On the day before her exhibition “Natural Sympathies: Sylvia Plimack Mangold and Lovis Corinth Works on Paper” opened at Alexander and Bonin, Brooklyn Rail Art Editor John Yau sat down with the artist at the gallery to discuss her recent work. Here’s an excerpt.
Rail: But you somehow found this way and it wasn�t reactionary. Your work absorbed, but didn�t become like what else was going on. In your work you are clearly aware of conceptual art, minimalism. In the ruler paintings and works on paper I felt that you were commenting on conceptual art�that you were saying that conceptual art can be turned into painting.
Mangold: It was also conceptual in a sense that I would say about relationships. I was involved especially then in relationships, and truth, and how you experience something and how you can experience the same thing any number of ways. In the end, the kind of decisions that I made that I liked, that were most personal, were color decisions like the metallic quality of the exact ruler on this vinyl material, so that the palette is more of a decisive part of the work than what seems to be conceptual.
Rail: It gave you a way to think in painting terms. And that�s always been foremost in everything you�ve done�how can you think of this in painting terms.
Mangold: Yes, I think in terms of painting. I�m not an original thinker, but I think I�m an original painter. The painting language comes naturally to me, I understand and think through this form. And it is where I feel the most freedom.
Rail: I guess because I�m trying to get at something here�people seem to think that you have to be an original thinker, which is often predefined, but they are unable to acknowledge, much less pay attention, to the fact that you can be an original painter.
Mangold: But you can.
Rail: It seems to me that that way of thinking about painting is neglected or overlooked.
Mangold: That�s because we live in this media time where artists are expected to write articles and talk about their work, sell their work, and promote their work. The thing is painting is a language but it never really ever translates. I love the world of verbal language, but it�s not what I do….
Mangold: But I have to say this. I�m a painter, you know, I�m not a poet. I�m not a writer. So you�re coming at it how you see these paintings, but when I did the floors, I wanted to learn about perspective because I did not know how to draw things in diminishing space�three-dimensional space. So I would set up this grid that was like the floor of my bedroom or living room and I would learn about how to place things in space. When I had my first show of floors and mirrors, I remember Mel Bochner came in and he was saying all the things I was doing with these mirrors, about illusion, and I didn�t know I was doing all those things. So then I went back and thought about what he and other people said and wrote and it started to open up another way of thinking about my work.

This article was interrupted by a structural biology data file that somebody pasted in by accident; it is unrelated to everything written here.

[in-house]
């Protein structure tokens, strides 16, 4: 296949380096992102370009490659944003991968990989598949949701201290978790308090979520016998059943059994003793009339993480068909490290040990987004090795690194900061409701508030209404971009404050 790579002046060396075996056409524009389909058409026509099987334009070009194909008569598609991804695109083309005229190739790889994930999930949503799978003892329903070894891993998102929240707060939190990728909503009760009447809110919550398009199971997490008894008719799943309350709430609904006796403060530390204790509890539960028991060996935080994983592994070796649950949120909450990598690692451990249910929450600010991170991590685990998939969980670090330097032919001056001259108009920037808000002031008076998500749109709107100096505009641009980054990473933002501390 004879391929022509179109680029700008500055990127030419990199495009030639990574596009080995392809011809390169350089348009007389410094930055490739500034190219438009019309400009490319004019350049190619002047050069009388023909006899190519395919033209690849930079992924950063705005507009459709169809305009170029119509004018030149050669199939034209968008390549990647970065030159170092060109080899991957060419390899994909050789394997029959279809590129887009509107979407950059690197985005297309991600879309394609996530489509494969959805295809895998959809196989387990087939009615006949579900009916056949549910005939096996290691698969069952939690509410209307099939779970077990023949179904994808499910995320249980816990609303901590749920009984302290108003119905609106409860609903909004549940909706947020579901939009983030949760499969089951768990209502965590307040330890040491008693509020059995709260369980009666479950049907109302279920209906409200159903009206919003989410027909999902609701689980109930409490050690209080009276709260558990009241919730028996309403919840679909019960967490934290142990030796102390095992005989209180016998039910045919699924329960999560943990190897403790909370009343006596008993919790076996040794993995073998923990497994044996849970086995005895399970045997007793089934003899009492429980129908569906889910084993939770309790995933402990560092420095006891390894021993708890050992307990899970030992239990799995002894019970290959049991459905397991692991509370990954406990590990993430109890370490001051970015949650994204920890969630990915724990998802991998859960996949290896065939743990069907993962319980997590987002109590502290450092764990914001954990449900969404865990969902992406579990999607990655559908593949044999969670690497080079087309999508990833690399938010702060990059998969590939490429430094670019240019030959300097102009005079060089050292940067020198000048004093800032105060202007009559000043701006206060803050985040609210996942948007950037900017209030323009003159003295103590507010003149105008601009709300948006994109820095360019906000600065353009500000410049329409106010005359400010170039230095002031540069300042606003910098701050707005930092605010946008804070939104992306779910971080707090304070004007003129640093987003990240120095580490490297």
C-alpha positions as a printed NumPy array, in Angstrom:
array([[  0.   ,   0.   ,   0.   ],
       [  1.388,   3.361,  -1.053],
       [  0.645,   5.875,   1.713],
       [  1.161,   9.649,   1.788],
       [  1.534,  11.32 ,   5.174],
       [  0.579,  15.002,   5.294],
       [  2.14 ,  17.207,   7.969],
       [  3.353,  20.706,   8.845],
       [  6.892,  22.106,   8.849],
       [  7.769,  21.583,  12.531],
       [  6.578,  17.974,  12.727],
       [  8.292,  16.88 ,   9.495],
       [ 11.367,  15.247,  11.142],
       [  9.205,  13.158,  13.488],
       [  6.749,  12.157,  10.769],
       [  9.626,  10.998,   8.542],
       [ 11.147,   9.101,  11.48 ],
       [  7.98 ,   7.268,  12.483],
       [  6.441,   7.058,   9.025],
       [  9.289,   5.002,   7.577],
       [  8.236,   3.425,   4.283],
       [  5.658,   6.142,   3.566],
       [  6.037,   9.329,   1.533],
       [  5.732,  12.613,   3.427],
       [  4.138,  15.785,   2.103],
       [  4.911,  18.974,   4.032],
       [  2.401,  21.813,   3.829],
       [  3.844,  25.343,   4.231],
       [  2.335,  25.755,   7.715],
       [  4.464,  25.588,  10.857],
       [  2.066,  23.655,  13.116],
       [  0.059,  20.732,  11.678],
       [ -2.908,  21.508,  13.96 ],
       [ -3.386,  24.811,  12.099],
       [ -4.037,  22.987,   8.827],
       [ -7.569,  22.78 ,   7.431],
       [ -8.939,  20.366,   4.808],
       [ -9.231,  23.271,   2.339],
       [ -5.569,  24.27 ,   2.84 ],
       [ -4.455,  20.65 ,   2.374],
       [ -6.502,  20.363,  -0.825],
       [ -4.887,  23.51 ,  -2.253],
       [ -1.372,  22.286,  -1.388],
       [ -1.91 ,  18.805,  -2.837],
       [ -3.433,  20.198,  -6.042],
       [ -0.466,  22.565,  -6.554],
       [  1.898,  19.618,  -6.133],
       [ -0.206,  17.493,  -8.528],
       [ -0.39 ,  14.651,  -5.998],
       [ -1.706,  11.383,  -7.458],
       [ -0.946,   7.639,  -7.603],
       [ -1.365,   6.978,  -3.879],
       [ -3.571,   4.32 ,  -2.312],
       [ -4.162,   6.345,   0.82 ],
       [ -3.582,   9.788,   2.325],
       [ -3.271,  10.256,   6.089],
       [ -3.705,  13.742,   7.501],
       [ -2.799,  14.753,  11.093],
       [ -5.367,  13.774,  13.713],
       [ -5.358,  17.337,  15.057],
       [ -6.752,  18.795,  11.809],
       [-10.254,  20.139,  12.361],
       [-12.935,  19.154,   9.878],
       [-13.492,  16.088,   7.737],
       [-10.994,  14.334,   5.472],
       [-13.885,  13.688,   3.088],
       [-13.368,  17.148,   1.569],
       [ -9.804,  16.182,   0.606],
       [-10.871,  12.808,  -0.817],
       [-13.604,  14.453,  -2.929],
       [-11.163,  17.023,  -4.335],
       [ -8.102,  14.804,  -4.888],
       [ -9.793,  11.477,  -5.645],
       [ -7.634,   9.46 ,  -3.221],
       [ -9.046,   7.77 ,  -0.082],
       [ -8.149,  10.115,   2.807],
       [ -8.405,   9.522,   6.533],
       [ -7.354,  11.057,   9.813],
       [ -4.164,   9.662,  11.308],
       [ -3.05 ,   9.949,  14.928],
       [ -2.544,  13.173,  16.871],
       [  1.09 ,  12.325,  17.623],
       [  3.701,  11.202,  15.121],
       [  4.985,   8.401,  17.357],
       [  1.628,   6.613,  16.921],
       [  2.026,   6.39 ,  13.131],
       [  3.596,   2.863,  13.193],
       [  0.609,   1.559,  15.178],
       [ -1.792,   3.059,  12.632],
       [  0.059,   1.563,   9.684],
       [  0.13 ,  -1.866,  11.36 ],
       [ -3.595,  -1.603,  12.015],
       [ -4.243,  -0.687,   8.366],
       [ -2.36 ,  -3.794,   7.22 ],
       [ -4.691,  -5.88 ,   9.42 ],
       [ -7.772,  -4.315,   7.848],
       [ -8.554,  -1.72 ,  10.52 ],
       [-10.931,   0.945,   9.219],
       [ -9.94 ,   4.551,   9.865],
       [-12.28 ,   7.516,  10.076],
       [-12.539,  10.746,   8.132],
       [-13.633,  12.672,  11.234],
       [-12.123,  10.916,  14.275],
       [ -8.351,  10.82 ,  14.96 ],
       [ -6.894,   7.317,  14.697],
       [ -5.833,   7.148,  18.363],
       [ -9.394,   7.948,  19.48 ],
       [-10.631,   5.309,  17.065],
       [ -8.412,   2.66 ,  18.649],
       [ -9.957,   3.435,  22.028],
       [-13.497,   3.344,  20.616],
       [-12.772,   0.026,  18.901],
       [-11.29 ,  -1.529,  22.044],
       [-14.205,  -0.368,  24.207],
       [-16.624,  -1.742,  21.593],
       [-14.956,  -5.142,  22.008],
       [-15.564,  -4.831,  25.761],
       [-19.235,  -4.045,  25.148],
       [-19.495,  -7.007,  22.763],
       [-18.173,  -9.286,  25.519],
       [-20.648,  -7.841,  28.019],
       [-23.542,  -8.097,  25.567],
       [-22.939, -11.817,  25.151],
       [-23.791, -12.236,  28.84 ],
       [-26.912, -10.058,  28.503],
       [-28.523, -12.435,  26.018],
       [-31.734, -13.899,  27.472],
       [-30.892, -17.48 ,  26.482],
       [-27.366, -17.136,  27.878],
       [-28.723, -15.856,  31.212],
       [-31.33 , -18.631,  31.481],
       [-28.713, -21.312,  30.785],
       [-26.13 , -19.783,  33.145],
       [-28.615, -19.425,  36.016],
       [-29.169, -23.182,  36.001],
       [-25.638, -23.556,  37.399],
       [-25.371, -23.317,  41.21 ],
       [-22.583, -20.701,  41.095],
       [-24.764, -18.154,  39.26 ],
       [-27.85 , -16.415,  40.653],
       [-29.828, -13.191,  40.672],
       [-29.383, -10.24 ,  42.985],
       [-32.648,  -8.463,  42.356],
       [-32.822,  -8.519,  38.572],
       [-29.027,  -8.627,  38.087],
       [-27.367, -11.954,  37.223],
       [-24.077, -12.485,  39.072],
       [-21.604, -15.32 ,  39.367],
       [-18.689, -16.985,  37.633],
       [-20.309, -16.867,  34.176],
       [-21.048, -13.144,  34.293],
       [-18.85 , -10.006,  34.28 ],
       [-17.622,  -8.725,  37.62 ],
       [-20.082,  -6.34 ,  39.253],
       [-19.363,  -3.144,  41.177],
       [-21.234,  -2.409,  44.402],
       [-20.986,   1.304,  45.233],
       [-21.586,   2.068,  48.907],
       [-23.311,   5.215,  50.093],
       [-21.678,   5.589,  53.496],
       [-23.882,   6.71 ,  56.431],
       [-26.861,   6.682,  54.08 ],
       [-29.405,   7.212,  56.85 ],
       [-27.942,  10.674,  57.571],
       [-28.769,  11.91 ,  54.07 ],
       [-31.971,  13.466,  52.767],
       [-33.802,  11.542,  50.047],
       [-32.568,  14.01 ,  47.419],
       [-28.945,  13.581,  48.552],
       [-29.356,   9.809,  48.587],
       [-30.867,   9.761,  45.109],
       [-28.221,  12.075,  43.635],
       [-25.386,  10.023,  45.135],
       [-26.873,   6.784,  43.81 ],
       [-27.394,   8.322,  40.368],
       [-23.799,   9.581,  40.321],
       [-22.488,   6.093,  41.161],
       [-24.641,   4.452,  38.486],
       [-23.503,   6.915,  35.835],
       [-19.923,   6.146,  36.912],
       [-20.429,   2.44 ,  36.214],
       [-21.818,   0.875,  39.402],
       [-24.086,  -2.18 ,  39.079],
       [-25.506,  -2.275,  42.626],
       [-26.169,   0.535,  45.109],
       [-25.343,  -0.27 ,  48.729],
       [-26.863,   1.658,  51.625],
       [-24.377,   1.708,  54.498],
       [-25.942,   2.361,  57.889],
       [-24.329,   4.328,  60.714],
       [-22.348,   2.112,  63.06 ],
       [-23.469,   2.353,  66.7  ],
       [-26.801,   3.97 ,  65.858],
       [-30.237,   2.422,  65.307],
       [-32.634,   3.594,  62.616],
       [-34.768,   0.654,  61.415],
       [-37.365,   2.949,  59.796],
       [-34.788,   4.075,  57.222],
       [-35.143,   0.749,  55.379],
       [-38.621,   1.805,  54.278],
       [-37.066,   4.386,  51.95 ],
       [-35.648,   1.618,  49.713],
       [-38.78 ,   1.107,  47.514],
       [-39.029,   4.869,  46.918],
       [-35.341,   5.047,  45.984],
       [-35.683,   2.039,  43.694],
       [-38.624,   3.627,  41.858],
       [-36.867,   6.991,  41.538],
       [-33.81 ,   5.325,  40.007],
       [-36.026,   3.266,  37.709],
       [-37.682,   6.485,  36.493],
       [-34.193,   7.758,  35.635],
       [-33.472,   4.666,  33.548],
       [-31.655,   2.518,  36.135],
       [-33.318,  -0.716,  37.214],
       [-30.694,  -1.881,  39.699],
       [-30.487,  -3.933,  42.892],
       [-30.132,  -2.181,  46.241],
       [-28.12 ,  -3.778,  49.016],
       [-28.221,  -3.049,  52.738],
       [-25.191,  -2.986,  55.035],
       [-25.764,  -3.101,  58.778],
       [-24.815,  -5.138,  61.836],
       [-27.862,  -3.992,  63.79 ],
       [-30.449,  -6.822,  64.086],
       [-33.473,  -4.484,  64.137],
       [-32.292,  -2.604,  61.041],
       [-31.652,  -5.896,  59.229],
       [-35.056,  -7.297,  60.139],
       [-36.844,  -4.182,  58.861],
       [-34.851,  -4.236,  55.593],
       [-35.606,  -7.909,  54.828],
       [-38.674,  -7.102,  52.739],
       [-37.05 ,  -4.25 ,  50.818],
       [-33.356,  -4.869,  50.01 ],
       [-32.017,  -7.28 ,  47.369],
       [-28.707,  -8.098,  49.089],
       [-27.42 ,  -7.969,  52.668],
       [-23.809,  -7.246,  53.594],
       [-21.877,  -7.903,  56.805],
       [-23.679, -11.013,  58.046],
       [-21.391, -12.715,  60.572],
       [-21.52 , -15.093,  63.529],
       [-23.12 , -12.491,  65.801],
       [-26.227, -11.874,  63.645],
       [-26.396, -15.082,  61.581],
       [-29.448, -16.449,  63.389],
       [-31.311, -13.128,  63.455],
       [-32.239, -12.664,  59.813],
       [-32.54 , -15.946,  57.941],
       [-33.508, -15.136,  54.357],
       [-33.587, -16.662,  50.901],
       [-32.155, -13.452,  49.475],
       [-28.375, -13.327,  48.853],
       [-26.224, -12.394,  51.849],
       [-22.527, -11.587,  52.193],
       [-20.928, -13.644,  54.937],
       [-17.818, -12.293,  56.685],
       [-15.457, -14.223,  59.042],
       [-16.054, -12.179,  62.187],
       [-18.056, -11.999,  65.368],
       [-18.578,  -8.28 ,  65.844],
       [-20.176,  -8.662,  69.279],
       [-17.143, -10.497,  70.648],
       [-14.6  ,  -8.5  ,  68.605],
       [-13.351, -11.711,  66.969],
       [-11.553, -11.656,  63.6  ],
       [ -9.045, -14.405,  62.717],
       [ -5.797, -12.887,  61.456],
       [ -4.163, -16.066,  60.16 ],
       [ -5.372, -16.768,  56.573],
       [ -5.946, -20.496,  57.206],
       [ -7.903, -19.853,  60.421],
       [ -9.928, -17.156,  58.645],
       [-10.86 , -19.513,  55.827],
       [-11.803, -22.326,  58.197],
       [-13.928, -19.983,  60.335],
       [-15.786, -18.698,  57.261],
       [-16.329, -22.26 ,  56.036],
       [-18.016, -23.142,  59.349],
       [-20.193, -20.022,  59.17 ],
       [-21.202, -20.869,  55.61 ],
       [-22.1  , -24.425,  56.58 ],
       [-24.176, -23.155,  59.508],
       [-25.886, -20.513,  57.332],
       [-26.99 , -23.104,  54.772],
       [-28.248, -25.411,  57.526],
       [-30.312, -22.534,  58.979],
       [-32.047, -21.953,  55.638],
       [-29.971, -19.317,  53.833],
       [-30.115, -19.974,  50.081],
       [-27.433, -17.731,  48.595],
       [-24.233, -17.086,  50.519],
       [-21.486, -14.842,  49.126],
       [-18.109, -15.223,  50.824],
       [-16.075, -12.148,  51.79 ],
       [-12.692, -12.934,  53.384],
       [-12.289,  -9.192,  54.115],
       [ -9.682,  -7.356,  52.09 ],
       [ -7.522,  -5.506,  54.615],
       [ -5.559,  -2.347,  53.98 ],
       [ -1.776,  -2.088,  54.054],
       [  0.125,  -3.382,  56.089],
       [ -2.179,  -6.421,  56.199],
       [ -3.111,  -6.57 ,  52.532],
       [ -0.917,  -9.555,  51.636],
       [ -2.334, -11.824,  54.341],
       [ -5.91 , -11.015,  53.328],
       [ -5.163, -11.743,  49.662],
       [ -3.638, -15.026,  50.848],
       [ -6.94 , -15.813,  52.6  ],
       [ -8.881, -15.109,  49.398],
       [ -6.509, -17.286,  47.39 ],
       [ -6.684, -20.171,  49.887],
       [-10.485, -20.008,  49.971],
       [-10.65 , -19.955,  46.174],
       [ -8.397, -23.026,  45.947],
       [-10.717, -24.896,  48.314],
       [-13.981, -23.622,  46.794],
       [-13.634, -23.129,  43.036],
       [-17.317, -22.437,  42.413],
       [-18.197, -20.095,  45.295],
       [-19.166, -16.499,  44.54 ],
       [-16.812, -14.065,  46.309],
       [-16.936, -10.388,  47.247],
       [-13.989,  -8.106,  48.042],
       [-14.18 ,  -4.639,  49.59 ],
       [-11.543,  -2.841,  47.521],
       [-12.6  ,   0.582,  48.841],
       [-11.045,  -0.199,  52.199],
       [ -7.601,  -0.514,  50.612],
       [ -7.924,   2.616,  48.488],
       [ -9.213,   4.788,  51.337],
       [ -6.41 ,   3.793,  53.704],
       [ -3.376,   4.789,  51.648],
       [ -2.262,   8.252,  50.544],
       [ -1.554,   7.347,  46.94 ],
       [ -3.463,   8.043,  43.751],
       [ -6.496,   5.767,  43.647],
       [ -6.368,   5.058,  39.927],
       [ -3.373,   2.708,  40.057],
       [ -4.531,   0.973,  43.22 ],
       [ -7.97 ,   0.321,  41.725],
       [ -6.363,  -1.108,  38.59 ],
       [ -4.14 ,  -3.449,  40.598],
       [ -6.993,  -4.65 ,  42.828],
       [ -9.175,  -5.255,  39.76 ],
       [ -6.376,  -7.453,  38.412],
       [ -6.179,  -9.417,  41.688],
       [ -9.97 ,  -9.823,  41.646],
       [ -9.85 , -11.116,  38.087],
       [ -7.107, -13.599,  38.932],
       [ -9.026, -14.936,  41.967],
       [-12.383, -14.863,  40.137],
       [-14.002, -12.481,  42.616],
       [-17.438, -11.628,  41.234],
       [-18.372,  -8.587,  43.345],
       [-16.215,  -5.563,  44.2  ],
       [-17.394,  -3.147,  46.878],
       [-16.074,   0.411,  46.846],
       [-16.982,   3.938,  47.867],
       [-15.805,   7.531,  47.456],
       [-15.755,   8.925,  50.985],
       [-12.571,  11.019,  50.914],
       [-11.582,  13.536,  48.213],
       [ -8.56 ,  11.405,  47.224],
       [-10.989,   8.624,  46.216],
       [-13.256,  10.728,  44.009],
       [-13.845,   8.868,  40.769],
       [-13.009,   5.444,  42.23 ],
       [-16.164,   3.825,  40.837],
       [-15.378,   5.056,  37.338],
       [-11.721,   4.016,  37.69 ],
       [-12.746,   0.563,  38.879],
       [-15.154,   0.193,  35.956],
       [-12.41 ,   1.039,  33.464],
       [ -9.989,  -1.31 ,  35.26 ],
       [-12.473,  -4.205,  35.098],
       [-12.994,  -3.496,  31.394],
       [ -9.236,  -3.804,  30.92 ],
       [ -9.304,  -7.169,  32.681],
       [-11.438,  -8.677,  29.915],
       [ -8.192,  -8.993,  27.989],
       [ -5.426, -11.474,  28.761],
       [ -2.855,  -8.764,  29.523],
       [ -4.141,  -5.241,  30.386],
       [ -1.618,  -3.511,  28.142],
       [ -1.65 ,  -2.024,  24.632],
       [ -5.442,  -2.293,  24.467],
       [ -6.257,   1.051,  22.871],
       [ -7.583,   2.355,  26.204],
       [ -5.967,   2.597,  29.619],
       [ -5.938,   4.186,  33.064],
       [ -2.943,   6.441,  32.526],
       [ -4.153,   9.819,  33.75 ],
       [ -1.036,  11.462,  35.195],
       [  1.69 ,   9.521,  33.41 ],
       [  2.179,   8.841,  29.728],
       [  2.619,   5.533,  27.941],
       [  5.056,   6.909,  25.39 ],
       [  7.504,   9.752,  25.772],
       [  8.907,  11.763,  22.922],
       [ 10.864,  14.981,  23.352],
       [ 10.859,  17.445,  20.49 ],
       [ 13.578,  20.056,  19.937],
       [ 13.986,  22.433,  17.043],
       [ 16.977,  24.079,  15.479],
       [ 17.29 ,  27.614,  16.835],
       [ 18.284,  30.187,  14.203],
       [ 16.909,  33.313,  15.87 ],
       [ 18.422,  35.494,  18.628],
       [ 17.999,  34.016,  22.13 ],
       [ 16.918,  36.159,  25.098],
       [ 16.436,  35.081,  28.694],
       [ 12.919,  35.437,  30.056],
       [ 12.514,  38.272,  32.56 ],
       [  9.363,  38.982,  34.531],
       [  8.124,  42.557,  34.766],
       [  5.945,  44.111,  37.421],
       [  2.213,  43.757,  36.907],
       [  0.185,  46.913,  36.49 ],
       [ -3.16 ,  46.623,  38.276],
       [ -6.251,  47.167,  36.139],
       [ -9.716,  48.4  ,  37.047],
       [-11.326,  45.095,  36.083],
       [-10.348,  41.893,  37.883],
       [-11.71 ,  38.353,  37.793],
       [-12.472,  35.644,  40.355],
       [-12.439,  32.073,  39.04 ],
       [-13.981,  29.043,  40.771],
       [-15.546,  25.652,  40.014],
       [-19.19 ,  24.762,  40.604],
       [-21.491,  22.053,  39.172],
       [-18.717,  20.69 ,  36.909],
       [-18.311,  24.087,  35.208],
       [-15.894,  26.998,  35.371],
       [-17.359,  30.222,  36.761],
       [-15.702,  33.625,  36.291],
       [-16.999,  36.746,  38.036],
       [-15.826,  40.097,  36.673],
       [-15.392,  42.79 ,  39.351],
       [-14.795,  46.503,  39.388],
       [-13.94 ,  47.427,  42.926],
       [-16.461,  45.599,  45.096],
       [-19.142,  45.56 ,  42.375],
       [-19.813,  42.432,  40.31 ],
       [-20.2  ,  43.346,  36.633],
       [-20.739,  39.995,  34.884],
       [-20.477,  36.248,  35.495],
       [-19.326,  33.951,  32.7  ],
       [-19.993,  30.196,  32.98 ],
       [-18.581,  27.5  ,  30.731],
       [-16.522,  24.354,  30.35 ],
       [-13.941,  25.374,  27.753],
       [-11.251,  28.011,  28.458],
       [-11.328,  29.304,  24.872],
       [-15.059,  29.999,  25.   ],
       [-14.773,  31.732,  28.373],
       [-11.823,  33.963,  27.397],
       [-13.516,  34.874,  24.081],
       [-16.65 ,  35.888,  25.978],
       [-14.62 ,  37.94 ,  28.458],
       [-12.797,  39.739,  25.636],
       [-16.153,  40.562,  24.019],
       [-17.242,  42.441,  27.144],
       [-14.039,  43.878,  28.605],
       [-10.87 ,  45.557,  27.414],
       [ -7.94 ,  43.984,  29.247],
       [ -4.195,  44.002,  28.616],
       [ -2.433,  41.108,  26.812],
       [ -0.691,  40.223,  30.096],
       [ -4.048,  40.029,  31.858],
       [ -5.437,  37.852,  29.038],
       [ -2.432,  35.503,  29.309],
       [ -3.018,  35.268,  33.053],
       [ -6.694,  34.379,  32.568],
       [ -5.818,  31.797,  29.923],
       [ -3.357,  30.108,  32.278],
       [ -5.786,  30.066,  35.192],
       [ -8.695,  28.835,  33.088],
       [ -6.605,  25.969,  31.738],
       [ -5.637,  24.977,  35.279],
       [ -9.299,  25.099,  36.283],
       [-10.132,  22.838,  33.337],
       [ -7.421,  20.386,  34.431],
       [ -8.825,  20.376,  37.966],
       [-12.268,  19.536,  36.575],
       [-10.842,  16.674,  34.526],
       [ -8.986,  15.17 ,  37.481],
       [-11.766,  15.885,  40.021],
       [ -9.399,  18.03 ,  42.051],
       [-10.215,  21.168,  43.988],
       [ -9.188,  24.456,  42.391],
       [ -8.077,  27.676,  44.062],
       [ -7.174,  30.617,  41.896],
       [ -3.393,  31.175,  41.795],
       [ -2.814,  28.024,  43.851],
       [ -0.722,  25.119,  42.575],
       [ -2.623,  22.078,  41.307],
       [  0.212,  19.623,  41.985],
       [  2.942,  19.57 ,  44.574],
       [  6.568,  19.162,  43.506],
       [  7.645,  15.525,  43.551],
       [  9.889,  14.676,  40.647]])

Rail: I also feel like in your paintings that you feel your way through the paintings….
Mangold: Don�t you think all really interesting painting has a conceptual element to it?
Rail: Absolutely. I think it just gets left out of the discussion about painting. Like somehow you can�t be conceptual and observational at the same time.
Mangold: I think conceptual doesn�t just mean that it�s minimal. Conceptual could mean having layers to what is obvious. It is like the machinery that you don�t always see but gives the work endurance so the viewer�s attention is held. It could be a memory or a relationship or a system, whatever it may be it needs to be intrinsic, not applied.
Mangold: I do. I feel my way through my life [laughs].
Read the entire interview here.
“Natural Sympathies: Sylvia Plimack Mangold and Lovis Corinth Works on Paper,” Alexander and Bonin, New York, NY. Through January 16, 2010
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